Optimizing the resources at the heart of every cloud computation.
The allure of an infinite pool of computing resources, perpetually on-call and ready to deploy with a few mouse clicks and a credit card, pulls at nearly every modern organization today. The cloud is responsible for an ever-increasing percentage of the world’s computing workloads. At the same time, the computing demands for fundamental scientific discoveries, web-scale data analytics, and machine learning have outpaced the capabilities of individual computers, requiring resources at a scale only available in the cloud.
But the cloud ecosystem — a $300 billion sector — is facing a wall of diminishing returns leading to exploding cloud costs for businesses. As more companies continue to adopt the cloud to handle their ever growing data, it is no surprise that cloud costs are their primary concern. Simply throwing more computers at a problem only goes so far. As these critical workloads continue to grow, performance hinges less on the capabilities of the individual chips being used, and ever more on the orchestration of thousands of those chips working in concert.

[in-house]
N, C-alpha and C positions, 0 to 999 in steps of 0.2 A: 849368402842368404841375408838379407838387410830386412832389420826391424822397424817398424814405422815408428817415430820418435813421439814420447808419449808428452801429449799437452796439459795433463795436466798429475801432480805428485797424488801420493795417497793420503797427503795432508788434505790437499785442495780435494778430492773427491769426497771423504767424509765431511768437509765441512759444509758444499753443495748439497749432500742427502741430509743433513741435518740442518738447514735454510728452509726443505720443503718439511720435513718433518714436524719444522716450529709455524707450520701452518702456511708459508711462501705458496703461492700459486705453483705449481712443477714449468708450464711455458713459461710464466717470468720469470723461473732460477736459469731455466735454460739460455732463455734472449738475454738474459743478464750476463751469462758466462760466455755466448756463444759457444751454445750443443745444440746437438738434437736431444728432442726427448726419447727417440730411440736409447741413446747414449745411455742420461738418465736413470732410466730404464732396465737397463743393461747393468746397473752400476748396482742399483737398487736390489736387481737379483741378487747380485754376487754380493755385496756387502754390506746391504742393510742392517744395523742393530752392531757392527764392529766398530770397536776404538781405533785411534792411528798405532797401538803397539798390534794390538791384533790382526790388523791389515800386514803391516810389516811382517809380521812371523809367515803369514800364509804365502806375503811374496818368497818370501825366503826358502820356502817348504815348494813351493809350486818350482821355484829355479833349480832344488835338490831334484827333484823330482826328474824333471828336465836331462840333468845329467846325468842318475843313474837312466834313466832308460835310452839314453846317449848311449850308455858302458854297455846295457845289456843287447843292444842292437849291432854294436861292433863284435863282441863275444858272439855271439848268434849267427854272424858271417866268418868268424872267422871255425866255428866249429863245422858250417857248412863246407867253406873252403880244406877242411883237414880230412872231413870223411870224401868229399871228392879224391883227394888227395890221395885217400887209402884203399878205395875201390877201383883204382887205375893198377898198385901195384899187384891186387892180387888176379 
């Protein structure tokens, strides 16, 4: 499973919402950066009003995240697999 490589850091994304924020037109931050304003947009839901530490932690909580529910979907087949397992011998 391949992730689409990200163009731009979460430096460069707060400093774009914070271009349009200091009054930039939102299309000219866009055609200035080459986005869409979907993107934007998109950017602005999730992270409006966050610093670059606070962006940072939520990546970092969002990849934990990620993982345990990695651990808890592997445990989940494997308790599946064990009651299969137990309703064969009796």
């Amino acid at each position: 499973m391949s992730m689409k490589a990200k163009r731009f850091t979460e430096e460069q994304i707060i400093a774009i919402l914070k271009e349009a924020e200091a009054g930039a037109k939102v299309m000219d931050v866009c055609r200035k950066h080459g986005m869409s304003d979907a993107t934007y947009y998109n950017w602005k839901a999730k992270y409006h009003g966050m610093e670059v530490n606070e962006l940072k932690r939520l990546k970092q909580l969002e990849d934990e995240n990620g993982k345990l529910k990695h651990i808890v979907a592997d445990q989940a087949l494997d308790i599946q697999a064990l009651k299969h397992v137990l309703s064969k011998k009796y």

Sync Computing, a startup born out of MIT Lincoln Laboratory, is tackling this fundamental challenge by building an Optimization Engine for the cloud. The company, founded by Jeff Chou and Suraj Bramhavar, got its start by inventing a radically new circuit architecture for solving combinatorial optimization problems.
These types of problems form the bedrock of many logistics and scheduling challenges faced when moving our physical goods around the world, and are notoriously difficult because of the sheer number of possibilities that must be sifted through to determine an optimal solution. The Sync team quickly realized that this problem can also be found in the movement of our ‘digital’ goods, forming the core of every distributed computing system in existence today.
Chou and Bramhavar are no strangers to distributed computing, having spent much of their careers working on high speed interconnects, a key bottleneck for modern computing infrastructure. It was their work at the Lincoln Lab that allowed them to approach the distributed computing problem with an entirely new perspective.
The Sync Optimization Engine will serve as the heart of tomorrow’s cloud environment, quietly shuttling the right information to the right processor at the right time, and unleashing the untapped potential of millions of computers sitting in data centers around the world.
The result? Dramatically more efficient computing for everyone. More performance. Lower costs. And without the need to replace today’s processors, which are themselves reaching their physical limits. In an era where the demand for computing power continues to increase with no end in sight, Sync Computing is poised to meet the need by unlocking the true potential of the cloud.